Regarding operational complexity, we also found that complex product were more effective. Compared to an ordinary faucet, users evaluated that they would more aware of their water consumption with the option faucet (3.50 points, p = 0.047). Accordingly, they agreed to that their water consumption would also be reduced (3.87 points, p = 0.005).
A large physical workload revealed to be more effective at conserving water than a product with a small workload. Users answered that they were more likely to take an immediate action with a wind-up faucet (4.16 points, p = 0.004) compared to the button faucet, as the wind-up faucet requires a more physical workload.
The suggested design attributes were shown to significantly influence users’ immediate reactions, such as awareness of their status and the context and willingness to perform water-saving behaviors. However, the attributes affect different stages of the interaction cycle, according to the attributes. Although we cannot generalize that a higher degree of intervention leads to greater effectiveness, we can confirm that these are critical elements that should be carefully and appropriately used in designs.
The designer interviews, design workshop, and user survey helped us to identify the design attributes of product intervention and understand how the framework can be used for designing products that induce immediate sustainable behaviors. Based on the findings, we discuss ways to apply each attribute to design, effective utilization methods for cognitive and physical intervention, differences between these attributes and the results of prior studies, and the limitations of this study.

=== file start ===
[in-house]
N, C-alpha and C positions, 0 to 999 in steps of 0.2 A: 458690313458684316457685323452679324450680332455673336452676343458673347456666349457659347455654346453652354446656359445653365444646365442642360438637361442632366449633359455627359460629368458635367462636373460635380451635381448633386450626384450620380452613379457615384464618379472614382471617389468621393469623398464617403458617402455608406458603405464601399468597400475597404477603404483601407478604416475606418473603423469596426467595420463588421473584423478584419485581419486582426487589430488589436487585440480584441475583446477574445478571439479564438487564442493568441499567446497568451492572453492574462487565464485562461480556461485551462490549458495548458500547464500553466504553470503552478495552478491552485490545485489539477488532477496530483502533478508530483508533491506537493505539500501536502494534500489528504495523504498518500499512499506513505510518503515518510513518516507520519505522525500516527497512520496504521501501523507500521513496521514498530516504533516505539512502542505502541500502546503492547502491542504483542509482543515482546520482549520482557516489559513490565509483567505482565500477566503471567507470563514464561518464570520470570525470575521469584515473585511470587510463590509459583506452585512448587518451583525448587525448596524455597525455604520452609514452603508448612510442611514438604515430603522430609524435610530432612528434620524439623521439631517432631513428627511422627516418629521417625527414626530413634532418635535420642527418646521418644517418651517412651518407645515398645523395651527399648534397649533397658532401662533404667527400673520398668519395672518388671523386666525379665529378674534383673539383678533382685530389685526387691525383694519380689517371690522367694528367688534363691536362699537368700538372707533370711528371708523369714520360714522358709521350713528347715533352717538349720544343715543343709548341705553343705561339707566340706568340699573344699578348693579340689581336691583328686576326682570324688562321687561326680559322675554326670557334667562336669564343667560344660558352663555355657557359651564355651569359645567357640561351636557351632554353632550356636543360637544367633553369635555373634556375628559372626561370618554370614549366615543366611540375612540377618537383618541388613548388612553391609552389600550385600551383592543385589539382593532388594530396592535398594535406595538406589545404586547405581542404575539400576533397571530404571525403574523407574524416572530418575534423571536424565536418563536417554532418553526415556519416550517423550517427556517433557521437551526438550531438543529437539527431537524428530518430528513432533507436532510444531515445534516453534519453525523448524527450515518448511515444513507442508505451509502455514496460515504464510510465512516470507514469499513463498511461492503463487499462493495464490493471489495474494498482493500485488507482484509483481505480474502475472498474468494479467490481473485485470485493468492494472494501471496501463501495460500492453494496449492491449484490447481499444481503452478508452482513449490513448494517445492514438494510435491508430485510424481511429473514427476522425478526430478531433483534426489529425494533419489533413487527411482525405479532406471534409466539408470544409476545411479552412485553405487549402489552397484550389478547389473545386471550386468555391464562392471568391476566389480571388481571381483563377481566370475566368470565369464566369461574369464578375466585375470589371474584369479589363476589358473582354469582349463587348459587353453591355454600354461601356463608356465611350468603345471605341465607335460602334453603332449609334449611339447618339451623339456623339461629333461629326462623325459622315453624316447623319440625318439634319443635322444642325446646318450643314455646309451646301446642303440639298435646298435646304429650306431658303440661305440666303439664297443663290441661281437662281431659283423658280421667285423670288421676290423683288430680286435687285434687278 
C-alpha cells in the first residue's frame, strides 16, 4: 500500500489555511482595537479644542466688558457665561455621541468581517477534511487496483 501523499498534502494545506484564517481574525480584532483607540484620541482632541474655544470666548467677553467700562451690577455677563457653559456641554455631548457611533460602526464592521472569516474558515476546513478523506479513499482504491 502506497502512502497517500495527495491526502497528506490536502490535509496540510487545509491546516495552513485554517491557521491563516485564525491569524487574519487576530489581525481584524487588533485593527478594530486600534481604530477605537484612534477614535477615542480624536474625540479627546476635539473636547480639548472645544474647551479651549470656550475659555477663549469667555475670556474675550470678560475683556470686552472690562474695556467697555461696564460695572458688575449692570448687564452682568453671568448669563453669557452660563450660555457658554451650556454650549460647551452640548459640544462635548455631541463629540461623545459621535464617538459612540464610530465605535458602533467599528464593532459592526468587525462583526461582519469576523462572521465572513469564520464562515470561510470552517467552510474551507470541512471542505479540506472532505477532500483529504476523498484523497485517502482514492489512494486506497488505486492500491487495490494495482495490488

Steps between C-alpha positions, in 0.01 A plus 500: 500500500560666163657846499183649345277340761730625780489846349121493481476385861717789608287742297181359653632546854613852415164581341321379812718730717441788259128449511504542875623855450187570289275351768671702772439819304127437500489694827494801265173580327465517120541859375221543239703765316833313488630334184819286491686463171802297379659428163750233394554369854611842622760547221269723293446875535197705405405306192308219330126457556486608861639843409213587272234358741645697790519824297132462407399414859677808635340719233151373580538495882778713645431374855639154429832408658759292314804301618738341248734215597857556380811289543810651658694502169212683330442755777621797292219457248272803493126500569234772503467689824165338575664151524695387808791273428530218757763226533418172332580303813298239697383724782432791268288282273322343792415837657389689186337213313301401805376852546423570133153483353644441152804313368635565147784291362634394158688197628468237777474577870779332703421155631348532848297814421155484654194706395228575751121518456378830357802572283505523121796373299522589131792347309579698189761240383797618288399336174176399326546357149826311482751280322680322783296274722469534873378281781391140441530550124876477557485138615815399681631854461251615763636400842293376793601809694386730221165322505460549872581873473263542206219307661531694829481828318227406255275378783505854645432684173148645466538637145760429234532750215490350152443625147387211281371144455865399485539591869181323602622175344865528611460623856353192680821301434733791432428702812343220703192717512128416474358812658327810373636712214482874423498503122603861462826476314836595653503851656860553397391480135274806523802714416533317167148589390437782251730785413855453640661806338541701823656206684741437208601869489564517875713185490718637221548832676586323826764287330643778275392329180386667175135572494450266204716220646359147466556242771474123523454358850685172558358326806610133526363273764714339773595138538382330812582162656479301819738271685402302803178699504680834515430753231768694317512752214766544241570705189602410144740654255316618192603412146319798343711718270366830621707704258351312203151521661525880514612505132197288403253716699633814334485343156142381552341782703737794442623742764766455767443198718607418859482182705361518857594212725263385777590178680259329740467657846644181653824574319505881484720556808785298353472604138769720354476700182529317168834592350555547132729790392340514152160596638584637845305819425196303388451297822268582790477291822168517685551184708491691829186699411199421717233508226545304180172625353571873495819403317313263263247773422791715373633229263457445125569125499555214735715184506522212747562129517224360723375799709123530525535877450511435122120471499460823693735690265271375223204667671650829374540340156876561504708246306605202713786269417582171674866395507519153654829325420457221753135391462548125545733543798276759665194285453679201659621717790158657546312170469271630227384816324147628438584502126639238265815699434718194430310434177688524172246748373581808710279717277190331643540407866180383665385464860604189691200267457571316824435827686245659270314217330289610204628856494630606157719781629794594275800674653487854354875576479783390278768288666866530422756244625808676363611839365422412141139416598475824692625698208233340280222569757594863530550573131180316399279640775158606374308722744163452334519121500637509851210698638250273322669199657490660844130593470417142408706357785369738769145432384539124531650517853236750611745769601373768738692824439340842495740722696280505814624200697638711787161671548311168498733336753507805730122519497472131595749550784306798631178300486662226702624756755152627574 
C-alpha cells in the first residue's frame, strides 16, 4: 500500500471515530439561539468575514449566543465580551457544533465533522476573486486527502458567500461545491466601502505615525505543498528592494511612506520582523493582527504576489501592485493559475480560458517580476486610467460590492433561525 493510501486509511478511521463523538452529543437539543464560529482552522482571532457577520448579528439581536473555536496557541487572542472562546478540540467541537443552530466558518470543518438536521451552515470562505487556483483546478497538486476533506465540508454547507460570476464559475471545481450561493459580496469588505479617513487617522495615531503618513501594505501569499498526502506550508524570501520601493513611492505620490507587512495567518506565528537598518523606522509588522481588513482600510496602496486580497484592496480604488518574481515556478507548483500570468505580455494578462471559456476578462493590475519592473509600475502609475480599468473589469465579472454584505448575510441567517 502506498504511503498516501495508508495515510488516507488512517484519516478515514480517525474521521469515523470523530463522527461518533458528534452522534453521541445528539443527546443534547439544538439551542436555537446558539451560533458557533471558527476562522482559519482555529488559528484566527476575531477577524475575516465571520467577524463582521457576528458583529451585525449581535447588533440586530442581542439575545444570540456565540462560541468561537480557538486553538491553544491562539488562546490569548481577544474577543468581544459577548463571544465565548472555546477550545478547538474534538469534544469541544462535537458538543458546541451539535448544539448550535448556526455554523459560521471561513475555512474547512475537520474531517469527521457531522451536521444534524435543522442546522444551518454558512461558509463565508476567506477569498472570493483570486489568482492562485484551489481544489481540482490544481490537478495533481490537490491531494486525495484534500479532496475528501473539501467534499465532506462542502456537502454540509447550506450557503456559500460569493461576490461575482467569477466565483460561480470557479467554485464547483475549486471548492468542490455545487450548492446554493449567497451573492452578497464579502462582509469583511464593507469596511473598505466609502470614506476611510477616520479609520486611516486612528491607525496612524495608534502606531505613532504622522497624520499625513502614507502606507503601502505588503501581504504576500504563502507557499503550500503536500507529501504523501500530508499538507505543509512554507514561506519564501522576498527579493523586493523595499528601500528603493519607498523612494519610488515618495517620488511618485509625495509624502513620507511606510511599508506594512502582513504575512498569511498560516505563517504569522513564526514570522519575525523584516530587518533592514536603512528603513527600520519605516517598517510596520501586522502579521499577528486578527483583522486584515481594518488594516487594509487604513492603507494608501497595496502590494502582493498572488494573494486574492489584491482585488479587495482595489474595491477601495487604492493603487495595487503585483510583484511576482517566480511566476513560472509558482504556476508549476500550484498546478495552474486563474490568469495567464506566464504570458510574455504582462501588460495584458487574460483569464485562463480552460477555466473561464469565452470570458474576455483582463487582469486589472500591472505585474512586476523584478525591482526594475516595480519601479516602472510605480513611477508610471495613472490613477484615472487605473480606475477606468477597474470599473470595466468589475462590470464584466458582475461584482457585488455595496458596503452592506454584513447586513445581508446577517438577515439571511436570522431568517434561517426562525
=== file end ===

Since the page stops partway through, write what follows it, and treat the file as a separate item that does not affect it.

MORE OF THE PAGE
Implications for the Use of the Attributes for Sustainable Behavior
The survey results have implications that should be considered when applying several of the attributes to design. For example, regarding interpretation in cognitive intervention, determining the degree of interpreted value is a critical issue. Unlike informative facts, such as water amount in liters, the intrusiveness of monetary value differs according to price range. While most users thought that the water price information was effective in making them aware of water consumption, two users pointed out that they would waste water if the price were much lower than they expected. In addition, we can anticipate that users might not believe—and might therefore ignore—the price information if it is unrealistically expensive. Thus, it is important to interpret values to which users can easily conform. Interpreting water amount via the price of bottled water could be a more effective way to raise users’ awareness than referencing the cheaper price of public water supplies. The verification of the effects of such designs would be an interesting direction for future research.